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GPs urged to be vigilant as coronavirus cases multiply


Matt Woodley


26/01/2020 8:38:33 PM

With several cases confirmed in Australia, Chinese authorities have said the virus is becoming more infectious.

Brendan Murphy
Australian Chief Medical Officer Brendan Murphy said it is important that people who have recently arrived to Australia from Wuhan, and those in close contact with them, watch for signs of the virus.

‘According to recent clinical information, the virus's ability to spread seems to be getting somewhat stronger,’  China's National Health Commission Minister Ma Xiaowei told reporters.

He said the incubation period for the virus could range from one to 14 days.

It has been suggested the coronavirus is infectious during its incubation period, even when people are not displaying symptoms; however, Australia's Chief Medical Officer Professor Brendan Murphy disputed such claims.

‘The expert panels that met today were not convinced of that,’ he told reporters on Monday. ‘It would be very unusual because this virus is similar to the SARS and MERS viruses and they were not infectious before symptoms.’

All five of Australia’s confirmed cases – four in NSW and one in Victoria – have recently returned from Wuhan or had direct contact with infected people in China. Local health officials do not believe there has been any local human-to-human transmission.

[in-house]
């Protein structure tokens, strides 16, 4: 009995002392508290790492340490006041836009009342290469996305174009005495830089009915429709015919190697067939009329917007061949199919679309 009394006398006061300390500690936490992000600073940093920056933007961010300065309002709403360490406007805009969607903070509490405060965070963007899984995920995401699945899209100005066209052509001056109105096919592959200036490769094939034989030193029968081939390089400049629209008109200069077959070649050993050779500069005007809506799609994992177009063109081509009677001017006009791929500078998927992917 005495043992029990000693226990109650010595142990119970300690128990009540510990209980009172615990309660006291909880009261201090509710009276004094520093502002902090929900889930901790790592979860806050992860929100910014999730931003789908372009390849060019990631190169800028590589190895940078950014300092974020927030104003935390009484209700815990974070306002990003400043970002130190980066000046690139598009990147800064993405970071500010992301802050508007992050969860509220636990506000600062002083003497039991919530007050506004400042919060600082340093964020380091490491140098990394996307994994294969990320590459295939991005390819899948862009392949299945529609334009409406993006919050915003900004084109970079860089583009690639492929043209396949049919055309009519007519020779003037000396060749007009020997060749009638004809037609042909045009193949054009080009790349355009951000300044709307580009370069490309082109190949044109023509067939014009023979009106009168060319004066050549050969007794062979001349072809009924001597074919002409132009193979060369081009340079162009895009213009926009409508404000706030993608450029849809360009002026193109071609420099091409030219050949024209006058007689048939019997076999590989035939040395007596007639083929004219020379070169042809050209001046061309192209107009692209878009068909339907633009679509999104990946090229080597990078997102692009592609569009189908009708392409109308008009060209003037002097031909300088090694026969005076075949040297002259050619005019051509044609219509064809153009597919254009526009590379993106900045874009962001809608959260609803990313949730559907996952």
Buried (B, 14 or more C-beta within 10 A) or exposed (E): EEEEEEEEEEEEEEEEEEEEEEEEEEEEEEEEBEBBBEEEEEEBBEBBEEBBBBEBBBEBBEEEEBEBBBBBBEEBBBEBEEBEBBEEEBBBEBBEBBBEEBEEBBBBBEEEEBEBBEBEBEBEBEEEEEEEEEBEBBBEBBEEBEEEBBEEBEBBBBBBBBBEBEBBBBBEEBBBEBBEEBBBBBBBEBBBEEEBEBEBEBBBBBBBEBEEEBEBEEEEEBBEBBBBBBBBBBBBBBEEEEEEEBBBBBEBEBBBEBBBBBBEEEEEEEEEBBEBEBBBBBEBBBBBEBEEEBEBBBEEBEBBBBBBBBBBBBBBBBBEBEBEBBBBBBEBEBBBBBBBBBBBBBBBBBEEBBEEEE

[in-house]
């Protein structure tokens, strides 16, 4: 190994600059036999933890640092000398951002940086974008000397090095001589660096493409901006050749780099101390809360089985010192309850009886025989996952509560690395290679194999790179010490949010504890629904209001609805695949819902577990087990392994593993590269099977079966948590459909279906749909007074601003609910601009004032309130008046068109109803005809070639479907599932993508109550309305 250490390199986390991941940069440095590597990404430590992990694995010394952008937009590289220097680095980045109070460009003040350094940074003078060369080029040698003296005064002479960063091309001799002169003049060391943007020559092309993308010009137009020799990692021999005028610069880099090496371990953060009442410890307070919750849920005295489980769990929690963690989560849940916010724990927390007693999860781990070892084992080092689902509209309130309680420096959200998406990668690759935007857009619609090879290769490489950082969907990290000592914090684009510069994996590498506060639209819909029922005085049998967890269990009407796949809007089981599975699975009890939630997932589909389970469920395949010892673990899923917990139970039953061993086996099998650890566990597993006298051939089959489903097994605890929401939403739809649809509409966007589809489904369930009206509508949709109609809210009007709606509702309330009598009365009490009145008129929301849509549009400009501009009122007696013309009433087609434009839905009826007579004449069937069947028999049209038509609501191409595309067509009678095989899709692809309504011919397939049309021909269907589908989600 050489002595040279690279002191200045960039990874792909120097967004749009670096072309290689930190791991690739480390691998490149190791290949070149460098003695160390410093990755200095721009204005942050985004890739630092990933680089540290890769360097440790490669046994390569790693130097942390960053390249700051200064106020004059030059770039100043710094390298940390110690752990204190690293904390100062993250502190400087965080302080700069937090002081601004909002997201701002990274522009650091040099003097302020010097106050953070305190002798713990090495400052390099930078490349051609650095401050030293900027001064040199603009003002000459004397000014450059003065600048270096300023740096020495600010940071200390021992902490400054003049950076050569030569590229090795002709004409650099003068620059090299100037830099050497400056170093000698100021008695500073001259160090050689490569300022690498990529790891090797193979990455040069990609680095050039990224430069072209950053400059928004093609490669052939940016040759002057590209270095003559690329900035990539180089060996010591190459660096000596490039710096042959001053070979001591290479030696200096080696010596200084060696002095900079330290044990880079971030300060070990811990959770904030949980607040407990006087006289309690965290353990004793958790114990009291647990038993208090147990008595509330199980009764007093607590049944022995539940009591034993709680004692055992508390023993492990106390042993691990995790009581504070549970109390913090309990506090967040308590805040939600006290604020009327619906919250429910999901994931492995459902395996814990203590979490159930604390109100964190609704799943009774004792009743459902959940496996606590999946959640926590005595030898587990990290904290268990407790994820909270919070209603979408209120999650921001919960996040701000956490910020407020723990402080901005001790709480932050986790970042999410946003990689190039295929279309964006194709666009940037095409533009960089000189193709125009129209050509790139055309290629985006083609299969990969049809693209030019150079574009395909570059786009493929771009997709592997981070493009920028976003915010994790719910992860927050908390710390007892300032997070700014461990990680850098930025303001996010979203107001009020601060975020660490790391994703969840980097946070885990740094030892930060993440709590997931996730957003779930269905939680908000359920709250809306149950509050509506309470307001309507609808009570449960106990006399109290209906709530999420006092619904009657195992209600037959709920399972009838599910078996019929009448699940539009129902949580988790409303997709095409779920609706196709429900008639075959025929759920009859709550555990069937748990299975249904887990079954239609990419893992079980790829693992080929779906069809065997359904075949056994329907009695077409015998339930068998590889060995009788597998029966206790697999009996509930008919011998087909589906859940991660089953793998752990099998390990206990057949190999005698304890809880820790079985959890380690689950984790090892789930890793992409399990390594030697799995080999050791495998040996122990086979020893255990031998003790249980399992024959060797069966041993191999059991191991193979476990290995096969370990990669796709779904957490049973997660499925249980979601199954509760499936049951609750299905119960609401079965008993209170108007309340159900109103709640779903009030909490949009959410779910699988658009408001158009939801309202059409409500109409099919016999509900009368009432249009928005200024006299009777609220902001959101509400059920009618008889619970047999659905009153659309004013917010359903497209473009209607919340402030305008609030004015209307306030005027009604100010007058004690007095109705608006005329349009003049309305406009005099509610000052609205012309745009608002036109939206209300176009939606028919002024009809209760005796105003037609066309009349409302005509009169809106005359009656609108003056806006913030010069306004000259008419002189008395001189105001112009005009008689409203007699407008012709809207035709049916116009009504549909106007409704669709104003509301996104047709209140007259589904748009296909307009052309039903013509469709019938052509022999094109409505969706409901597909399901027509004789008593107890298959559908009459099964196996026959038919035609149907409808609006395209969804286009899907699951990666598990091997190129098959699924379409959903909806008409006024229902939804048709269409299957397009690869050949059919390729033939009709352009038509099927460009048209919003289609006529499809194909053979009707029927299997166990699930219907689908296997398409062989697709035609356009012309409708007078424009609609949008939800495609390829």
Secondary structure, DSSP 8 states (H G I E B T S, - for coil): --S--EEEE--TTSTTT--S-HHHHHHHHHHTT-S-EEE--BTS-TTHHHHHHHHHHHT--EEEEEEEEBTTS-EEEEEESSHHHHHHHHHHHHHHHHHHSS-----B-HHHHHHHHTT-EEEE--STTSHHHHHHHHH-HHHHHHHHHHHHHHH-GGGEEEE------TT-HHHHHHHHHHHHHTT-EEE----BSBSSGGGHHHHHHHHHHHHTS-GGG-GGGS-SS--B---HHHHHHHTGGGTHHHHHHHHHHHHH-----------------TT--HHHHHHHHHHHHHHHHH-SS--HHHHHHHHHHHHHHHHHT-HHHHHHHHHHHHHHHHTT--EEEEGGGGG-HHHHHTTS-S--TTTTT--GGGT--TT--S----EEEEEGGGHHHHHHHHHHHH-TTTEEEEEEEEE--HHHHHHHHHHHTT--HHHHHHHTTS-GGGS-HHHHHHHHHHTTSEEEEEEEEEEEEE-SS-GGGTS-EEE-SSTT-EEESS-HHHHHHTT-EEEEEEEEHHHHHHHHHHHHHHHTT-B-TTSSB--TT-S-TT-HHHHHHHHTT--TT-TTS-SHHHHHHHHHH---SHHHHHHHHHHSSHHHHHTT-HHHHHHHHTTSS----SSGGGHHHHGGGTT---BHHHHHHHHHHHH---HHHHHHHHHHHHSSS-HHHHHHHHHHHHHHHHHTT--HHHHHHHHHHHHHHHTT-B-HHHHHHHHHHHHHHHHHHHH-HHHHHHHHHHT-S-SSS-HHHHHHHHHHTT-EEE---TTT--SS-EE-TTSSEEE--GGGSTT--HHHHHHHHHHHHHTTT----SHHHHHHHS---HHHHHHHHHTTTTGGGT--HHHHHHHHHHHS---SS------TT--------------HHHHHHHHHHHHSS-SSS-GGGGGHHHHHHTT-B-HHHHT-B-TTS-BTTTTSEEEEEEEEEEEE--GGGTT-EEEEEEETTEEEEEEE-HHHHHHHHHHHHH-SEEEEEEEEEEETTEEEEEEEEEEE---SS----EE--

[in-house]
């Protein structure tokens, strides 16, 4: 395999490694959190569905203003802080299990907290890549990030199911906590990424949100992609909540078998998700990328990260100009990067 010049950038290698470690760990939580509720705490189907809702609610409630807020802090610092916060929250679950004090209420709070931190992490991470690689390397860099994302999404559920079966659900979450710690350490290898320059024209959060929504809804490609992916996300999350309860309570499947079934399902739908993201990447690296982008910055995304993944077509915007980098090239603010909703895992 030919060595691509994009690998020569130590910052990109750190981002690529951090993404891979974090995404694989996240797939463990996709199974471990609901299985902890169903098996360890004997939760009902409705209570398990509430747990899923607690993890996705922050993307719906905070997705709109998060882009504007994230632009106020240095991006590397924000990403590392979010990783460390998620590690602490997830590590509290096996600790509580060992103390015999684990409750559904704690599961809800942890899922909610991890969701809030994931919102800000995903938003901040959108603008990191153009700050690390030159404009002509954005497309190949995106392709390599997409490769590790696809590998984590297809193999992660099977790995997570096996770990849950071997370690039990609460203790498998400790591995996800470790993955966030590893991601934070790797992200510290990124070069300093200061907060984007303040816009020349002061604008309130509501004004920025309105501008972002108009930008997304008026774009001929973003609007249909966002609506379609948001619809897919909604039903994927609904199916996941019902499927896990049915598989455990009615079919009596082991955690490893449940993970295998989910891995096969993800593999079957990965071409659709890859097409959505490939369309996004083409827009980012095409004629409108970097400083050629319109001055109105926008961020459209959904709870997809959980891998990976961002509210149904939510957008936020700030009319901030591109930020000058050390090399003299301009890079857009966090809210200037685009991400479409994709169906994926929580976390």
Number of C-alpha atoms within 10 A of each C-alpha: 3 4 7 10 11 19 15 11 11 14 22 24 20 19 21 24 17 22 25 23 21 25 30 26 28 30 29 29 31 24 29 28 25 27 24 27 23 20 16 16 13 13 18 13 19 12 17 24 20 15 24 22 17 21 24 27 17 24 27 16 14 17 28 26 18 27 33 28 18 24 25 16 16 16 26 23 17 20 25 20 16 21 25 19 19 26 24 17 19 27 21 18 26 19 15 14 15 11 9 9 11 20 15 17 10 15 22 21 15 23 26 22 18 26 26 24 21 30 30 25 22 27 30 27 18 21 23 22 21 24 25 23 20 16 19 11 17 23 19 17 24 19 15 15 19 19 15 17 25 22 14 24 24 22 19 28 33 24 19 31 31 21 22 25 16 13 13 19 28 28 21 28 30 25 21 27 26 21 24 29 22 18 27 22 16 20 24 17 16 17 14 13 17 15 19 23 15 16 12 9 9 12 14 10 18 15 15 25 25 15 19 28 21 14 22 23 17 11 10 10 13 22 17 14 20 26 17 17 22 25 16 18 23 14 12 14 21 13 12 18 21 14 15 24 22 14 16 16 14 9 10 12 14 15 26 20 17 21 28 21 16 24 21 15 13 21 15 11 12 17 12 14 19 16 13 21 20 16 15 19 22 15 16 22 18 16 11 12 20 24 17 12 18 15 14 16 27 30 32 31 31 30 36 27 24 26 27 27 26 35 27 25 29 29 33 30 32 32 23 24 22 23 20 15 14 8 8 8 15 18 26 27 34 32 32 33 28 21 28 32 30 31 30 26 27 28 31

Professor Murphy said there is no evidence of sustained human-to-human transmission outside of China’s Hubei province, the epicentre of the virus.

All flights from China into Australia will now be met by border security officers to ensure unwell passengers are identified and receive health warnings.

Professor Murphy said it is important that people who have recently arrived to Australia from Wuhan, and those in close contact with them, watch for signs of novel coronavirus 2019 (2019-nCoV).
 
‘We don’t know exactly how long symptoms take to show after a person has been infected, but there is an incubation period and some patients will have very mild symptoms,’ Professor Murphy said.
 
‘Symptoms include fever, cough, sore throat, vomiting and difficulty breathing. Difficulty breathing is a sign of possible pneumonia and requires immediate medical attention.
 
‘People who arrive in Australia from an international flight with these symptoms should alert their airline, or a biosecurity officer if they have disembarked.’